Tuesday, April 19, 2011

Review: Poser: My Life in Twenty-Three Yoga Poses


Earlier this week, I sent Cailtin at Healthy Tipping Point a one paragraph review of this book for her "7 Inspiring Fitness Non-Fiction Books" post. This is my longer, more personal review.

In Poser, Clare Dederer tells the story of her life with her yoga practice as a frame. Each chapter is named for a yoga pose, and by explaining that pose - the mechanics of the movements, the challenges she faces while trying to master each pose, the history of yoga itself - she adds a new layer of depth and understanding to her own experiences.

At first glance, you might thing such a device would become tiresome after four of five chapters, never mind twenty-three, but you'd be wrong. This book works. The concept works. It helps that Clare is funny and self-deprecating, and reminded me so much of myself and the people I know. She is an educated and self-aware writer living in Seattle, whose parents' strange marriage and separation still affects her ideas about family and children, even as she starts and has her own. The theme of this book is perfection - Clare seems convinced that if she can just do everything right enough, good enough, then she'll never have to worry about her family falling apart again. Of course, that's a silly idea, and of course I have been guilty of the exact same thing. Knowing the futility of something doesn't mean you don't try to do it anyway. 

While we get a lot about Clare's family history and details about her life as she moves through it, her yoga practice is just as central to the book's plot. We see Clare's attitude towards yoga change and evolve over the years. While she originally begins practicing yoga as a way to heal her aching back, she soon finds that she is competitive about yoga - she wants to do all the poses perfectly, all the time. She is more focused on the physical expression of yoga than the mental, emotional or spiritual aspects. 
This was my yoga MO: sheer determination. I would do it. No matter what. I was willing to make a supreme effort. Not all poses lent themselves to effort, but the standing poses did. Somehow I couldn't see the irony of grinding my way toward freedom... It would be a long time before I could entertain the notion that maybe my yoga would improve if I didn't try so hard, and a longer time still before I began to question why my yoga needed to improve at all.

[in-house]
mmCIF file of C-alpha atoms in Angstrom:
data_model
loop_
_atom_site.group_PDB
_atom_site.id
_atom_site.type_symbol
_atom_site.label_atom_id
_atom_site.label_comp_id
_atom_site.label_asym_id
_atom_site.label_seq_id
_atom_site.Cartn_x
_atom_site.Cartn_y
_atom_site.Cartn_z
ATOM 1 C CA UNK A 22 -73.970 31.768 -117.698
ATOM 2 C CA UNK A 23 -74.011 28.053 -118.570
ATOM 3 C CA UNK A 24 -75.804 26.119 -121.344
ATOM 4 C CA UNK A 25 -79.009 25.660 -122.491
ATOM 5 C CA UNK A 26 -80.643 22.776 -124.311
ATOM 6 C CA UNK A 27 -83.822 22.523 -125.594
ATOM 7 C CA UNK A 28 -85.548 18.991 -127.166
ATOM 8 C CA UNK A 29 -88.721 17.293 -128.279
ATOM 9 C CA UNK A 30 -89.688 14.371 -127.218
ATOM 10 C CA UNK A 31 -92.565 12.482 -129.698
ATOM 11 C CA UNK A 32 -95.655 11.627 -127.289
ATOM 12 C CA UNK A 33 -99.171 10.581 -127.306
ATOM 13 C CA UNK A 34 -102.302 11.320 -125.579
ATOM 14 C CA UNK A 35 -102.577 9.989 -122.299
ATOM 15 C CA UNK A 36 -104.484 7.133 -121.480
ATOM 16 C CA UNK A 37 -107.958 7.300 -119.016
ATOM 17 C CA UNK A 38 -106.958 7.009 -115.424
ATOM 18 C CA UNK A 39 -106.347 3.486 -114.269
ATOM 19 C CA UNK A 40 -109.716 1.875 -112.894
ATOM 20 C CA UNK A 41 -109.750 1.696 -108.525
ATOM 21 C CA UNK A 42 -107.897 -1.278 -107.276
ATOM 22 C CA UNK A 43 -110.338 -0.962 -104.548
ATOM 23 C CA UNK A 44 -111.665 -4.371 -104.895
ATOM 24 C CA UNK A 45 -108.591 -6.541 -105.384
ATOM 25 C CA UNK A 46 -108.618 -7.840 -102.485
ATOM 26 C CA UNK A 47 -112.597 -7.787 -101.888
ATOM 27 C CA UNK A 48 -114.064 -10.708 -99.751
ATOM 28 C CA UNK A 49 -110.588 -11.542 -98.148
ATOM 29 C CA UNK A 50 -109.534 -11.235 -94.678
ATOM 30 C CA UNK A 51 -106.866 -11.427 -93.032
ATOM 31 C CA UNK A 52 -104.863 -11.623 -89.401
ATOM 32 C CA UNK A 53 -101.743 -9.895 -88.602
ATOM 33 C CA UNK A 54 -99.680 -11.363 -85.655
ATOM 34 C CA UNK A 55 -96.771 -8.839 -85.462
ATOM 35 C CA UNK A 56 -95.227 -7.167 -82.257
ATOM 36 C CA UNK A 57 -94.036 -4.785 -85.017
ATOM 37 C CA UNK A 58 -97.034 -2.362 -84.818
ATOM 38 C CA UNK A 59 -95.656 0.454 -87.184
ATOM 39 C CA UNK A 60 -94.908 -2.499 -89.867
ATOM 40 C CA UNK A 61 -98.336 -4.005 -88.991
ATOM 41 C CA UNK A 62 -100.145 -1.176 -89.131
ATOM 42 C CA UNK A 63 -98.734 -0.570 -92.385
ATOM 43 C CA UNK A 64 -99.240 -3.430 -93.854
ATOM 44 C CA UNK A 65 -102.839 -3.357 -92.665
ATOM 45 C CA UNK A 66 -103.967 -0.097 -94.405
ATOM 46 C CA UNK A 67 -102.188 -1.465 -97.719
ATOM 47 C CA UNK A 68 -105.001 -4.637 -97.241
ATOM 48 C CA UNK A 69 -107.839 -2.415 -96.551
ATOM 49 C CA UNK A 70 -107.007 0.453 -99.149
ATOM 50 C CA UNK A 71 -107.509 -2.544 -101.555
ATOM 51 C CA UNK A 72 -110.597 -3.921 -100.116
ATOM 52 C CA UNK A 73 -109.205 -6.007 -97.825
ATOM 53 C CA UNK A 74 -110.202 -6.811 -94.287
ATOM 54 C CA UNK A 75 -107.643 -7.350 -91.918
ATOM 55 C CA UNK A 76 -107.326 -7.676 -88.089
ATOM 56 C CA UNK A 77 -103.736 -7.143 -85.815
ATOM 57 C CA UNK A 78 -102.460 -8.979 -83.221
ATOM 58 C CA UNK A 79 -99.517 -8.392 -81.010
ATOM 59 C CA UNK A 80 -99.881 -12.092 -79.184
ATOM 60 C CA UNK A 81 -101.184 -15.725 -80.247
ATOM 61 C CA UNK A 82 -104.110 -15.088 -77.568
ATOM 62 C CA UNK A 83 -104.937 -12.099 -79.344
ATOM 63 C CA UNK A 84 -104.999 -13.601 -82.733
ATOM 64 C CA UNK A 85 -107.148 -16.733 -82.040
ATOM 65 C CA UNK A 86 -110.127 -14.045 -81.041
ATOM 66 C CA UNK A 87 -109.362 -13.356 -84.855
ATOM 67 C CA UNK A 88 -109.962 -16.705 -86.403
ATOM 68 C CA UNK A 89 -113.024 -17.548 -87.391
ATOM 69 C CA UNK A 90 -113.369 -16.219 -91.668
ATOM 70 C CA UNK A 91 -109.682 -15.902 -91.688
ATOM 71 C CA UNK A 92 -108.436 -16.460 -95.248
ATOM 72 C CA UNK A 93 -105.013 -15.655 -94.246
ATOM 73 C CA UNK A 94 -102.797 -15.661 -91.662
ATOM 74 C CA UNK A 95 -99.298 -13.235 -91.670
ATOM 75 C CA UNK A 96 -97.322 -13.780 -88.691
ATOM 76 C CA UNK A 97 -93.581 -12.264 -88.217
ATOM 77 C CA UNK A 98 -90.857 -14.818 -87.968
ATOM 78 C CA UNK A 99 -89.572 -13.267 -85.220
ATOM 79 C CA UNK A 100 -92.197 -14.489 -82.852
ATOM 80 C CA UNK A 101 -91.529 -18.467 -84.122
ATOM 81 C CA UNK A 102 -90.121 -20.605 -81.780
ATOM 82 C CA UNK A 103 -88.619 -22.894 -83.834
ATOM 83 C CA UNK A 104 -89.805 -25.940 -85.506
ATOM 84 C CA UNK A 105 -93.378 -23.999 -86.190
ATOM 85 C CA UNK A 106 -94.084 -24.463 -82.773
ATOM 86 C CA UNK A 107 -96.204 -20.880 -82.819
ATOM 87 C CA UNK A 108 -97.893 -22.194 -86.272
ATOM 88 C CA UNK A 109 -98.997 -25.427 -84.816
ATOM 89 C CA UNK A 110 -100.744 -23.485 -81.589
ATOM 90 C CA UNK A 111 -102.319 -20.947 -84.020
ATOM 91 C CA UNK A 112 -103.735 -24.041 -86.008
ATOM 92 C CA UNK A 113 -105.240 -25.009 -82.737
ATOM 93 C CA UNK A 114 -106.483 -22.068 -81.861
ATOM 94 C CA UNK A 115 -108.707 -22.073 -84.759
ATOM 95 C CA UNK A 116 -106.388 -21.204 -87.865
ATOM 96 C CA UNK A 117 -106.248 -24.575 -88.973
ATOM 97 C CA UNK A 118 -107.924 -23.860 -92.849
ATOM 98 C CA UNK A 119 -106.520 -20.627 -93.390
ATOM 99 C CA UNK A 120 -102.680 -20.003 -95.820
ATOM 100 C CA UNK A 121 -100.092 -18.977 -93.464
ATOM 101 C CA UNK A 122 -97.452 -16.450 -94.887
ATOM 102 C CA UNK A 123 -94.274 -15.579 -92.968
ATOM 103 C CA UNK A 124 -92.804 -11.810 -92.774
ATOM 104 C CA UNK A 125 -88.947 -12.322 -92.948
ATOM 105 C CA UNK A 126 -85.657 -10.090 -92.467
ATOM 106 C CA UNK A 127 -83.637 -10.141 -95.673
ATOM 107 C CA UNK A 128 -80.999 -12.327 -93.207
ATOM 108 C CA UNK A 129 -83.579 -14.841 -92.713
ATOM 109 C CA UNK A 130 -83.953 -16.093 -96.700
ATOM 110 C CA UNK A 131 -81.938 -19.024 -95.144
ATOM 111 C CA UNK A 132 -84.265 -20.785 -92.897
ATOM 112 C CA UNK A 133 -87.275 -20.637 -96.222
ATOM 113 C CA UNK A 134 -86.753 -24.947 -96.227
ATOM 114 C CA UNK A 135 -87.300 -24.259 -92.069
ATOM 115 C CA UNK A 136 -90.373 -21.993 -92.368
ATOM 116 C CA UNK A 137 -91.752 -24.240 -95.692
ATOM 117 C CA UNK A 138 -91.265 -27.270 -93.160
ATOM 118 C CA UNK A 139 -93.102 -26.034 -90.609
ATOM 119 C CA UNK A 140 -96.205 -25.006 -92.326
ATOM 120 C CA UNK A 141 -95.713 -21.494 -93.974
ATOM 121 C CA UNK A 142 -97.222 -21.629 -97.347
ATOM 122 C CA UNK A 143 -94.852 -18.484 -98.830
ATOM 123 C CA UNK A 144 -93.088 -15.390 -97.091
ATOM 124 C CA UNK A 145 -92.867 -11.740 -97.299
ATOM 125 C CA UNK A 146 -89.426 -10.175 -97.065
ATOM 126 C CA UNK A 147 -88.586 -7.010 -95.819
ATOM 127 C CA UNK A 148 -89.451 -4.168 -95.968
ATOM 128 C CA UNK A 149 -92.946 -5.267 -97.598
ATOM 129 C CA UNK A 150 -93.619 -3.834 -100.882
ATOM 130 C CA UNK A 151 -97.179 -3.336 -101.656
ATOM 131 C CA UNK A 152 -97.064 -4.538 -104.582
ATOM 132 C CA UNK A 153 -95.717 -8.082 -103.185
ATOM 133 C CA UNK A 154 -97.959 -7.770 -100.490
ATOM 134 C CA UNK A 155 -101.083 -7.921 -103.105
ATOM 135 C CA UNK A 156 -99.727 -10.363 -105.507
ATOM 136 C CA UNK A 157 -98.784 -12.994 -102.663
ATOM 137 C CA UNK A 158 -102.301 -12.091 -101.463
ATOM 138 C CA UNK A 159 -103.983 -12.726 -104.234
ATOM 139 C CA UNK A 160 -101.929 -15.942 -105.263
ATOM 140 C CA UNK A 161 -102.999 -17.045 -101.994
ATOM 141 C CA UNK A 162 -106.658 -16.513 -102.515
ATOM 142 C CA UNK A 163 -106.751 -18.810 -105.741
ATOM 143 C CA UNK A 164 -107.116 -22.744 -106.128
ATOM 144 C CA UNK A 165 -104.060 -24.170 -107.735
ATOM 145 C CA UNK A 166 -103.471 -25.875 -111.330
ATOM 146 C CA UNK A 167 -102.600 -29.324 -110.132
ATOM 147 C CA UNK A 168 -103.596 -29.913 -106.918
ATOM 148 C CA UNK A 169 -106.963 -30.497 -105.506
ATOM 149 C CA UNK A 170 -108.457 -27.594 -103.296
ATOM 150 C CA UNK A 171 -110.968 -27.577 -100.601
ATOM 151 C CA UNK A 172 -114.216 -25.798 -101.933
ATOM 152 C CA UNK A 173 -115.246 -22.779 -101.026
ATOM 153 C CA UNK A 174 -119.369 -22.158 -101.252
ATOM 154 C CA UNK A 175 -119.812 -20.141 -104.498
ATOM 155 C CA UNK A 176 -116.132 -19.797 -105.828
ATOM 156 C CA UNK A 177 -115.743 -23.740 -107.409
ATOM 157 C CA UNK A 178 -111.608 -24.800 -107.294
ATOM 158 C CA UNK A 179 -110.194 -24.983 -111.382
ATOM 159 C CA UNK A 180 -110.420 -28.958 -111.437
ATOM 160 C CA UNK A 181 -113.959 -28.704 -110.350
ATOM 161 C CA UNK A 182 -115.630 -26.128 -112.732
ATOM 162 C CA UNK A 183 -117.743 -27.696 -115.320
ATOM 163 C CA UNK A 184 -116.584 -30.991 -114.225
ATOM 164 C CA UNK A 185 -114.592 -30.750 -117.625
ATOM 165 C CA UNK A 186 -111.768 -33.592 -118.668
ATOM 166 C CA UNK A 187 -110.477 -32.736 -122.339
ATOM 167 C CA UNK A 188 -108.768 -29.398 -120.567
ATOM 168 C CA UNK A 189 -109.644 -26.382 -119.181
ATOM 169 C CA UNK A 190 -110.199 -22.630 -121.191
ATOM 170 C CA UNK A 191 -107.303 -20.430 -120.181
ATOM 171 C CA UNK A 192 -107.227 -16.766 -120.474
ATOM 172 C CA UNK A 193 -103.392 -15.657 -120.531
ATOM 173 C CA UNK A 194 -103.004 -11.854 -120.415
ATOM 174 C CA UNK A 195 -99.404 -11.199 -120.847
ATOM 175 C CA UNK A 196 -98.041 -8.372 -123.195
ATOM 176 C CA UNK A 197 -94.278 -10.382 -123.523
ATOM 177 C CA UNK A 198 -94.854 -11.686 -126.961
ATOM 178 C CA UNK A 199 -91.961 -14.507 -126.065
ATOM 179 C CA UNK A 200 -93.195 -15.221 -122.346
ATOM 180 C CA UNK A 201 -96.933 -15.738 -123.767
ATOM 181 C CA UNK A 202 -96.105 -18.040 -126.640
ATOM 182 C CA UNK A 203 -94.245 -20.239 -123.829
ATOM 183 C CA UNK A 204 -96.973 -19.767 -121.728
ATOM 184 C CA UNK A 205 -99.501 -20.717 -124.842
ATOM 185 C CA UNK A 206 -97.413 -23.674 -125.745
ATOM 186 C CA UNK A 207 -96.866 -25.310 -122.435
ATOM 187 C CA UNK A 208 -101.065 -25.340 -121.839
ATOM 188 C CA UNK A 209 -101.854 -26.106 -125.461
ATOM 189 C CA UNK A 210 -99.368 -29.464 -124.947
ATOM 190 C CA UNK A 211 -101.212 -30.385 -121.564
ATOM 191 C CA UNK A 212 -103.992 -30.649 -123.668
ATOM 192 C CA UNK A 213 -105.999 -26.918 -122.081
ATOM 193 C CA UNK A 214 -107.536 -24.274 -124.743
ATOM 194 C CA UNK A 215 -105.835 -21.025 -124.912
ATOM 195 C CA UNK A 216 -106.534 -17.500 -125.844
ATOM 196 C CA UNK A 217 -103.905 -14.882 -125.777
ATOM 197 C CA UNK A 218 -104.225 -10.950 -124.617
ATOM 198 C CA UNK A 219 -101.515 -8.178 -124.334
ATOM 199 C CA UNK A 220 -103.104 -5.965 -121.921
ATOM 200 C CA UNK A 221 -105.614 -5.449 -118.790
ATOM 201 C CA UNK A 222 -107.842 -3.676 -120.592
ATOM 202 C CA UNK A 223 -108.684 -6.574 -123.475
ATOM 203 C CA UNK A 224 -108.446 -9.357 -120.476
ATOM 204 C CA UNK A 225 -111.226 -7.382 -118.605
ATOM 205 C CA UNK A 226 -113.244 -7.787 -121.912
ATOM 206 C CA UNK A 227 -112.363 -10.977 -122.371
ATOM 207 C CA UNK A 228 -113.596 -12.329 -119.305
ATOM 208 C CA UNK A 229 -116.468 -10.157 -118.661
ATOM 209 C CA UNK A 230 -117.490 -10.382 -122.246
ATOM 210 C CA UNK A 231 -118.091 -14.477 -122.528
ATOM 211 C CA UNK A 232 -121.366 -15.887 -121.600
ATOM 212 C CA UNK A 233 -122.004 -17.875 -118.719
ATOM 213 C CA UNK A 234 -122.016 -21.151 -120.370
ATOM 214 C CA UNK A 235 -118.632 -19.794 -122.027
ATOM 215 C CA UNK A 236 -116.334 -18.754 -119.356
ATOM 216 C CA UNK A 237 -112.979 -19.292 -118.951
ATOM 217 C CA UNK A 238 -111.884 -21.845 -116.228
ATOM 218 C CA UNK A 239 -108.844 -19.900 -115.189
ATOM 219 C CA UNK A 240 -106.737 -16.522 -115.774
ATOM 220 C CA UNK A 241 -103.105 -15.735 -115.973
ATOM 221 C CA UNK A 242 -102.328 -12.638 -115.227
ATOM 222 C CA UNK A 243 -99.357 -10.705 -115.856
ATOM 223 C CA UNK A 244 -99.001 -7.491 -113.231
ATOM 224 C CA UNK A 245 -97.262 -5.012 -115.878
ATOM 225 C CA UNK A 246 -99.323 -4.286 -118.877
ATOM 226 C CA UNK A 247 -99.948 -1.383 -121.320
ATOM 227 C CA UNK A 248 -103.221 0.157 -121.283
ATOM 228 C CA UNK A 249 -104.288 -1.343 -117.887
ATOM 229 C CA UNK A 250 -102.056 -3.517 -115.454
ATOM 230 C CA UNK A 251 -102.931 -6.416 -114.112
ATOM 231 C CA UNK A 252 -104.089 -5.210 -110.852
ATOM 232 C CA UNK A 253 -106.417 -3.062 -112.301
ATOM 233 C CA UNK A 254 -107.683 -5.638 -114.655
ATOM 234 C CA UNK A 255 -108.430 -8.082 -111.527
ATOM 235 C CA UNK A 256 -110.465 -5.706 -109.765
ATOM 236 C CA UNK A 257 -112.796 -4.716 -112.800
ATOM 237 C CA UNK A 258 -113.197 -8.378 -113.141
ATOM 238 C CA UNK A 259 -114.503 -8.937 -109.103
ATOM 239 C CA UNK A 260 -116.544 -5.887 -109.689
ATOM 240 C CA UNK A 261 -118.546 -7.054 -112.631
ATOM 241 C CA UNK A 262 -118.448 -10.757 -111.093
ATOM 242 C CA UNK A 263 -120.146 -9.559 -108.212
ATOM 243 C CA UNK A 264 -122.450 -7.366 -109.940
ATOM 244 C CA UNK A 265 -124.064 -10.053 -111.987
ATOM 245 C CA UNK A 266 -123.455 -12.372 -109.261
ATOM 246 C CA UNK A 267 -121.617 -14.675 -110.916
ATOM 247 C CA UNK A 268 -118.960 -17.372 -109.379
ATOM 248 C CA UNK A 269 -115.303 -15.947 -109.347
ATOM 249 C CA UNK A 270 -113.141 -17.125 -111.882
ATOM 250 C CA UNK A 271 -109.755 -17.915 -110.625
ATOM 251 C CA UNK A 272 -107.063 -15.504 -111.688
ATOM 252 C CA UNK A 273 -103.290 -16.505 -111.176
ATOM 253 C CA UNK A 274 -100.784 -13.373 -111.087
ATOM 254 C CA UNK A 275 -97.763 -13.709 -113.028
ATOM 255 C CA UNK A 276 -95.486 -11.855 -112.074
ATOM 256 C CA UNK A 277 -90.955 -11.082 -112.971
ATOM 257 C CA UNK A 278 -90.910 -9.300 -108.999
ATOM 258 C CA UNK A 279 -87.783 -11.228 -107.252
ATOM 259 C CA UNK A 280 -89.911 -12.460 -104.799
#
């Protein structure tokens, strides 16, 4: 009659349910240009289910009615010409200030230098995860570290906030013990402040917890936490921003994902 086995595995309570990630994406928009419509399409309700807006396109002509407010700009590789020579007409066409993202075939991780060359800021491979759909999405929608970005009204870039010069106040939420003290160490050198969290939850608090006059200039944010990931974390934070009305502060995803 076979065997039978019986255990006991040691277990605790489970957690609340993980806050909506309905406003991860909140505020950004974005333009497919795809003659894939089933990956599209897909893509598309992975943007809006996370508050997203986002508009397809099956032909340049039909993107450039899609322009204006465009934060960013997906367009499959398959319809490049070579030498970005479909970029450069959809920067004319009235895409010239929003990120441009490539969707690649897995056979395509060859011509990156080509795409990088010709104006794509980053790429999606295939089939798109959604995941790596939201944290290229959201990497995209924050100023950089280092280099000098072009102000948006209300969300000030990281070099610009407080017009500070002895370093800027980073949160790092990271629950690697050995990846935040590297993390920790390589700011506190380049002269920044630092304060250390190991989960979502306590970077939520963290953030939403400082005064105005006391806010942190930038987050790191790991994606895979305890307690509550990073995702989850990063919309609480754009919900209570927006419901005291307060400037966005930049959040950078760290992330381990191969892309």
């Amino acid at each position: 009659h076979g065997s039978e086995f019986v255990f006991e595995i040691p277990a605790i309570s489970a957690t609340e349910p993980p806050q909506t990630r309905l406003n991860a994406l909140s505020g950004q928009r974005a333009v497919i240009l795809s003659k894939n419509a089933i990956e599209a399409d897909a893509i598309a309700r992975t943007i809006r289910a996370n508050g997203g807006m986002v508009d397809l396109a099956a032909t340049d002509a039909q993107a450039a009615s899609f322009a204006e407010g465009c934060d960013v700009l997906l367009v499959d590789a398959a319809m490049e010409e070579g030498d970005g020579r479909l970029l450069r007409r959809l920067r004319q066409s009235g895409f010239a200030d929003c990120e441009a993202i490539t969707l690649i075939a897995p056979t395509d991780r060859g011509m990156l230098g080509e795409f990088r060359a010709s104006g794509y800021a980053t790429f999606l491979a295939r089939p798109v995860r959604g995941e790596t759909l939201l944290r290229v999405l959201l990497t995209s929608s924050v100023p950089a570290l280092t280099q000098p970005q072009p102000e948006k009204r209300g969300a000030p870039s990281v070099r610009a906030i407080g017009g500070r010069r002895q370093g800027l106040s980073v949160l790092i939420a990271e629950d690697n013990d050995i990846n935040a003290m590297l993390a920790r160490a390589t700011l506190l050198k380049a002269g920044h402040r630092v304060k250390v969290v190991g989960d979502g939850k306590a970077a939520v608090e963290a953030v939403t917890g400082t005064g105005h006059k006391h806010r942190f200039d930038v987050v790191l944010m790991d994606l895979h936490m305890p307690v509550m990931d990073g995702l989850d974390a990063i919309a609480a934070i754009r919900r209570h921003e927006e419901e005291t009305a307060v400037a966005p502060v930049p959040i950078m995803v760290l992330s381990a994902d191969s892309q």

When I read that passage, I couldn't help but laugh. I know that I'm guilty of this same drive - in class, I often look with envy at people who are stronger, more flexible, more centered than myself. Often, if I fall out of a balance pose I try and jump back into it as quickly as I can, without focusing on my breathing or taking my time. One of the things I love about yoga is that it is called a "practice." Even the gurus, people who have been doing yoga for decades, talk about their practice and what they've learned lately on the mat. Because in yoga, there is no moment when you're done, when you've mastered the art. You're always practicing, always discovering something new about yourself through the poses.

In the chapter "Vinyasa," Clare talks about her struggles with chaturanga - a moving pose where you begin in plank and then lower your body, straight and strong, to hover at the ground - kind of like the down part of a push up. Clare is convinced she cannot and will not ever master this pose.
I can't, I can't, I can't, I told myself. What happens when you tell yourself that you can't do something that you are asked to do over and over every day?... The fact was, after all those down-on-my-knees chaturangas, my triceps were actually hard. The fact was, I was strong. But it happens all the time: We make decisions about ourselves and our lives that are not based on fact.
I love that last line and again - guilty as charged. I find in yoga - and in life - that when I free myself of all expectations I'm capable of more than I ever imagined. An excellent lesson to remember.

If you like to read about yoga, writers, marriage or motherhood, then I recommend Poser. It's got a little of everything and a lot of heart, making it my favorite kind of book. Namaste, y'all!